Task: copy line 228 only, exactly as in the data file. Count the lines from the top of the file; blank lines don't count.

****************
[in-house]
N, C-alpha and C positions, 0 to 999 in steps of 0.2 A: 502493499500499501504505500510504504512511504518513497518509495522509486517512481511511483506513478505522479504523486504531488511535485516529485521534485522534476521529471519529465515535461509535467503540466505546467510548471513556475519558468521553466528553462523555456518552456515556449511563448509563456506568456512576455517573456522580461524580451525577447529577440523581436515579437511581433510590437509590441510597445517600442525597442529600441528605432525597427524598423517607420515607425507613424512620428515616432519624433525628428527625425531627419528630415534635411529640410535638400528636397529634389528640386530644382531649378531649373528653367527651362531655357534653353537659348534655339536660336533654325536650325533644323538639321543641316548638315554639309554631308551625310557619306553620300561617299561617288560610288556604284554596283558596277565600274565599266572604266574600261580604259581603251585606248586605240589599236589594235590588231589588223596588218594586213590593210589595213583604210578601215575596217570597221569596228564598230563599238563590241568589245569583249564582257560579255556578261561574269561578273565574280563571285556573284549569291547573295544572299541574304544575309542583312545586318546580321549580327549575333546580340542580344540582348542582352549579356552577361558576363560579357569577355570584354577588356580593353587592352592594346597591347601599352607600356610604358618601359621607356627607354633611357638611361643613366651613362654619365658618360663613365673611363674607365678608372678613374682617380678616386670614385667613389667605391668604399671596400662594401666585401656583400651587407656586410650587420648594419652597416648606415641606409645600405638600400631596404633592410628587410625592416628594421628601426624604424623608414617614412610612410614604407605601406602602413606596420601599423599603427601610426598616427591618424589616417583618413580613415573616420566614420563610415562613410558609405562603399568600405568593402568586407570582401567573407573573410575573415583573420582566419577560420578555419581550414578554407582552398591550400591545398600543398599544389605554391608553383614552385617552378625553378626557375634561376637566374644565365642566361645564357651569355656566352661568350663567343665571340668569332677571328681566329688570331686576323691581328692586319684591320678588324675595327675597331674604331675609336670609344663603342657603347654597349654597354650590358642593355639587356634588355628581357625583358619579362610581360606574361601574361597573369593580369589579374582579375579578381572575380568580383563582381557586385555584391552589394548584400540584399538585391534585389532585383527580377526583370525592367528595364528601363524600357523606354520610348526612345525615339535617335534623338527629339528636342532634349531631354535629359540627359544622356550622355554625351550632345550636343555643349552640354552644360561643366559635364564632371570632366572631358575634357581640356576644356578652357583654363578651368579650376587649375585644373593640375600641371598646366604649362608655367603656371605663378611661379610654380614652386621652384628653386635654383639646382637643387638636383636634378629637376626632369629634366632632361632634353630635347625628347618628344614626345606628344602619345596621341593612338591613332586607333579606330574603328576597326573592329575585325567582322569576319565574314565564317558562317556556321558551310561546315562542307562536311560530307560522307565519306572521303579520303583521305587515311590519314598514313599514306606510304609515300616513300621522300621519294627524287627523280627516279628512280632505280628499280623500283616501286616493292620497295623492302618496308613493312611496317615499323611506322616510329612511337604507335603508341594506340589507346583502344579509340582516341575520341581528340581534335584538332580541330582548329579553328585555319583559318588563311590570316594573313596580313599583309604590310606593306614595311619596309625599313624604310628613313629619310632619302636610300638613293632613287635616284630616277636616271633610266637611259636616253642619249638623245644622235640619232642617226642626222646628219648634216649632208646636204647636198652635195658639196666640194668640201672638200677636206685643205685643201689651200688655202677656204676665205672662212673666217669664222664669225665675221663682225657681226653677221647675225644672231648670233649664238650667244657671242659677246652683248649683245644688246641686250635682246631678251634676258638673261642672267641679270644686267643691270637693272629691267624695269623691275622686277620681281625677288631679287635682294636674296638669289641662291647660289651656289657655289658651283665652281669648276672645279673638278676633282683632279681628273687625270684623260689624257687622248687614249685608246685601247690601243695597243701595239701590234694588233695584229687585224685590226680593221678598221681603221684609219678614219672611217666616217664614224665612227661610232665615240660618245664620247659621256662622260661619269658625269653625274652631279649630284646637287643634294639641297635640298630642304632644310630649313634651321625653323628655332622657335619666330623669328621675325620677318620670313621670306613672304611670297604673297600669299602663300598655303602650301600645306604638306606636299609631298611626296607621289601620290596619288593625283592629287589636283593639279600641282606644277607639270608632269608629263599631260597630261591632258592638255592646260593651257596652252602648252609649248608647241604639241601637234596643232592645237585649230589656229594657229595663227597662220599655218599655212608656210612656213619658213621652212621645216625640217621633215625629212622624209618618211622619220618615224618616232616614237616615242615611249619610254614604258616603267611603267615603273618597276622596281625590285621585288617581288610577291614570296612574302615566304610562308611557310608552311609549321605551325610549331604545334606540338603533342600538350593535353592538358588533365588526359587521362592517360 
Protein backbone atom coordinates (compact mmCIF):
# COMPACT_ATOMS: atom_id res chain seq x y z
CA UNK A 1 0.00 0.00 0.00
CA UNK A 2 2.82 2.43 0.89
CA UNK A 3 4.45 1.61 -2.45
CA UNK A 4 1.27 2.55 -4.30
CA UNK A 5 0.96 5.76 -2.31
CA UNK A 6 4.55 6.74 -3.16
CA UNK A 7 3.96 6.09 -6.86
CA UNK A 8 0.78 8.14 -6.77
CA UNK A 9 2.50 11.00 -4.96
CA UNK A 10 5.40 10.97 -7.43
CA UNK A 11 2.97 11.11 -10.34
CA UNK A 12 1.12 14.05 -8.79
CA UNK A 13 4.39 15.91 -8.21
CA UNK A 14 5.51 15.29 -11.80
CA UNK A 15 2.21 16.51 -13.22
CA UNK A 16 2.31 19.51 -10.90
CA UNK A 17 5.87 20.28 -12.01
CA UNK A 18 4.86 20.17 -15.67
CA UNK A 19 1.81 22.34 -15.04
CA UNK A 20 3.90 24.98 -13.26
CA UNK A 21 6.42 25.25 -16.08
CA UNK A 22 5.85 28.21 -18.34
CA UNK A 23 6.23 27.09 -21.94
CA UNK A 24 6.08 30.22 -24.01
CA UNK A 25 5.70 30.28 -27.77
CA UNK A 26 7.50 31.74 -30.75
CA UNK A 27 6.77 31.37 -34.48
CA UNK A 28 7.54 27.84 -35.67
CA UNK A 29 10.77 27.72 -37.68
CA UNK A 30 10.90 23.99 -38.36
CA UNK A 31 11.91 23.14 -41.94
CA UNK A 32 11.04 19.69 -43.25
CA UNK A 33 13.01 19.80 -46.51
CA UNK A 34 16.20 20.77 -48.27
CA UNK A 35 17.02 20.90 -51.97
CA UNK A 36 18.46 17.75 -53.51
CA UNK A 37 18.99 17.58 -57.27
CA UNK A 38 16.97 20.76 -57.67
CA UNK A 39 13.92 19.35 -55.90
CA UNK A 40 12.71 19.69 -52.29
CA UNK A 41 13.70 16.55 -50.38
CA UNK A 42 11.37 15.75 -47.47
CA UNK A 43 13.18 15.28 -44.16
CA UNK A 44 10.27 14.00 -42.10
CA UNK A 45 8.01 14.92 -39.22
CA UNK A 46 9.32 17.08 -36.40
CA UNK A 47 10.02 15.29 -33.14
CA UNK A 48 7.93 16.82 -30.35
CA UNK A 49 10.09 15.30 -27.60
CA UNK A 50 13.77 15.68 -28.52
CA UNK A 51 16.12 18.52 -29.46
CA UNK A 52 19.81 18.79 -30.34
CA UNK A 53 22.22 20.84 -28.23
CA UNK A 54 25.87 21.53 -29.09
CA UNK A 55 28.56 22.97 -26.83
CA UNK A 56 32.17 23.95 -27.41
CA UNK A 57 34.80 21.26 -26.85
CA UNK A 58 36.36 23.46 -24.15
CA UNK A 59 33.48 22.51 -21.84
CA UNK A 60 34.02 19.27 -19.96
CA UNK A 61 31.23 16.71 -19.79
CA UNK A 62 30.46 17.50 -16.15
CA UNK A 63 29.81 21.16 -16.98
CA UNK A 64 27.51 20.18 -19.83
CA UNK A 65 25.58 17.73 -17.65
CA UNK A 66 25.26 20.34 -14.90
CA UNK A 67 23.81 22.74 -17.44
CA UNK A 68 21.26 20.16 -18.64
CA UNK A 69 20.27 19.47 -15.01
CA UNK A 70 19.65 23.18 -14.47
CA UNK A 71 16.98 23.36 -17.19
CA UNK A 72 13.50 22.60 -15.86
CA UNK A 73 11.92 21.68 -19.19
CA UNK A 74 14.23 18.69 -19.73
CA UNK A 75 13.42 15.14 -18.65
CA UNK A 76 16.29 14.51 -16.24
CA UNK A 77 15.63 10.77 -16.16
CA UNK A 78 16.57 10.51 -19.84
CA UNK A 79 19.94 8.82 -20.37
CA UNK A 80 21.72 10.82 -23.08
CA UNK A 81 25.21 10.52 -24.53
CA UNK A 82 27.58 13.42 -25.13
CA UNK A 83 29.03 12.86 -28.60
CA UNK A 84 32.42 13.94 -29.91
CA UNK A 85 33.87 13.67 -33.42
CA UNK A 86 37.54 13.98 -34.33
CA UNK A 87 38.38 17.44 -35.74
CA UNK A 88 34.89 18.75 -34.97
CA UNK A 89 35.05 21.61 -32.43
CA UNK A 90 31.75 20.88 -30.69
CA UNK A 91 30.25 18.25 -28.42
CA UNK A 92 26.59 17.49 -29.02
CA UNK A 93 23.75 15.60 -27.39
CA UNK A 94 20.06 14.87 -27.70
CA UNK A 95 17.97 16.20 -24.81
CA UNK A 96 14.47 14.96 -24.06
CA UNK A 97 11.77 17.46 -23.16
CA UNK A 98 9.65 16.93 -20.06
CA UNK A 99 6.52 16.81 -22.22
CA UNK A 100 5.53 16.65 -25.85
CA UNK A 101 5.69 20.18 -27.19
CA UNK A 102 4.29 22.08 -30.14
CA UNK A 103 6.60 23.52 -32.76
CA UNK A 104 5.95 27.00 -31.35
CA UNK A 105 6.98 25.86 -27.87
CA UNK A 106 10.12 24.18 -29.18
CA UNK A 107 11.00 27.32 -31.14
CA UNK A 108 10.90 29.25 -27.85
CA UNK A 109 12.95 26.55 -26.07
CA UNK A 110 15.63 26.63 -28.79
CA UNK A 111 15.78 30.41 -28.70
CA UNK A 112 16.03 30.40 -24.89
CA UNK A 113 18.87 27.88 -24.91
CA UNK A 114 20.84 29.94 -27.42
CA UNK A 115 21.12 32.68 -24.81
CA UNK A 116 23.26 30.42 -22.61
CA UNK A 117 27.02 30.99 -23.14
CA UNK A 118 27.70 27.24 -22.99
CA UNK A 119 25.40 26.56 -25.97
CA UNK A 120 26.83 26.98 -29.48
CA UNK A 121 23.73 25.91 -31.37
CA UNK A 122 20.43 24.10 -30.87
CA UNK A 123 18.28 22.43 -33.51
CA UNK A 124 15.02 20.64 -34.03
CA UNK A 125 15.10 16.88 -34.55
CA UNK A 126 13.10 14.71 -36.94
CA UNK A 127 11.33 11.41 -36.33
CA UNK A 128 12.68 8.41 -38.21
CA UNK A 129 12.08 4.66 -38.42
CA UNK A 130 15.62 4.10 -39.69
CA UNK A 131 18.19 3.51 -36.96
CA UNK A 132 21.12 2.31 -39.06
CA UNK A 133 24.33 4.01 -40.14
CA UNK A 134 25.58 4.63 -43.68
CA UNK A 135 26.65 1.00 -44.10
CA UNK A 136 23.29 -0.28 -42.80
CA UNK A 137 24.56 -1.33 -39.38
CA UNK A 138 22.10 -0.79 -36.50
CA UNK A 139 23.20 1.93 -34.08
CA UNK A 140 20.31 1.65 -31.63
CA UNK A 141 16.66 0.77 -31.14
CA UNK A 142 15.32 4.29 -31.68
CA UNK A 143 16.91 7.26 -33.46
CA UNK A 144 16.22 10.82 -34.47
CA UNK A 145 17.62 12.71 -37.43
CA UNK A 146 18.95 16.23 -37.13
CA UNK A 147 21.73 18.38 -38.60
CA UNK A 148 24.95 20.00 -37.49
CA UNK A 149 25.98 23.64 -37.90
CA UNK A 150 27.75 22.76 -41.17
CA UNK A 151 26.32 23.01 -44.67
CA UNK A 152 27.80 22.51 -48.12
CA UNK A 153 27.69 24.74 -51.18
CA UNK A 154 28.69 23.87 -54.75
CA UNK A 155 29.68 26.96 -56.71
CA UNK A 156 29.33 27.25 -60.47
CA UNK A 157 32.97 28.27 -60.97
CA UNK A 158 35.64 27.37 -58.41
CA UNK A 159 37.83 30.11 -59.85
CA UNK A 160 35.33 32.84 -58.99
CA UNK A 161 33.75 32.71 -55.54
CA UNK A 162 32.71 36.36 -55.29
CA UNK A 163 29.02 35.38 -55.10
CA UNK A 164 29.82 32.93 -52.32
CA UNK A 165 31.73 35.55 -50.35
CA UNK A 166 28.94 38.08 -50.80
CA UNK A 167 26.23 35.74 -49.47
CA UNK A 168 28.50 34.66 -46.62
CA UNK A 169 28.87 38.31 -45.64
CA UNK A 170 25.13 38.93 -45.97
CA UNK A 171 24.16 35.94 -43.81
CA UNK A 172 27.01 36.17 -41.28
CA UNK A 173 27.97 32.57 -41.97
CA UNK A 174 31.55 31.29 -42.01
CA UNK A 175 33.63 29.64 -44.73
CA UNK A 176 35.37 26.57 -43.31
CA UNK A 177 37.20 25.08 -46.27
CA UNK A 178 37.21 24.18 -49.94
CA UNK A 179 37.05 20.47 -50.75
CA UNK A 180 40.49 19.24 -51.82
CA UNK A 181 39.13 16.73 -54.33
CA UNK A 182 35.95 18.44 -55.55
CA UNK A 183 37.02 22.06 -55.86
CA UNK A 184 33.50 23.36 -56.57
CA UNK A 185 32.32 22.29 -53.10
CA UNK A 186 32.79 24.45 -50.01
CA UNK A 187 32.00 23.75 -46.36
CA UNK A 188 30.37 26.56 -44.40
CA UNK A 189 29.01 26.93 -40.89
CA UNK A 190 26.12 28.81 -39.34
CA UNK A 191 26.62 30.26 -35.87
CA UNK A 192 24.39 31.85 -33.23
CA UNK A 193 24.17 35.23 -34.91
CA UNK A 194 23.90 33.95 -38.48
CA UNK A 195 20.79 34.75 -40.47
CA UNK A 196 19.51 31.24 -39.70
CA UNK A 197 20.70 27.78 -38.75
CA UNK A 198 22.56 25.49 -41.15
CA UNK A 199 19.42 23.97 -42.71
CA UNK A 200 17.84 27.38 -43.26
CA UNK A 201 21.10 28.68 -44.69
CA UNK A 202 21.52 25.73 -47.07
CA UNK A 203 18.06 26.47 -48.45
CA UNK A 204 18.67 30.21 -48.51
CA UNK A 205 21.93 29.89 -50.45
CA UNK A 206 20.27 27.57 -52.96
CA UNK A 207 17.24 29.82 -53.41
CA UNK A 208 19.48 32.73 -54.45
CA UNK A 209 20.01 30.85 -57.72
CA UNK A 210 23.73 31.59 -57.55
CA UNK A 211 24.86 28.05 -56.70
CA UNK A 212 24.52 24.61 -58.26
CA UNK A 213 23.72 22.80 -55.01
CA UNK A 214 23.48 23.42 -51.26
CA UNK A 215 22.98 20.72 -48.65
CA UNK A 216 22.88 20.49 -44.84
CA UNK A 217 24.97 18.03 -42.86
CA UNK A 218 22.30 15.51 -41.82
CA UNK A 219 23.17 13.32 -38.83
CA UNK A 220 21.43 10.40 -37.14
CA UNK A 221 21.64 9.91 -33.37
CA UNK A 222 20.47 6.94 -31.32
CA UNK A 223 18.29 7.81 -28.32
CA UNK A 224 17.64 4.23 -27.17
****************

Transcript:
CA UNK A 224 17.64 4.23 -27.17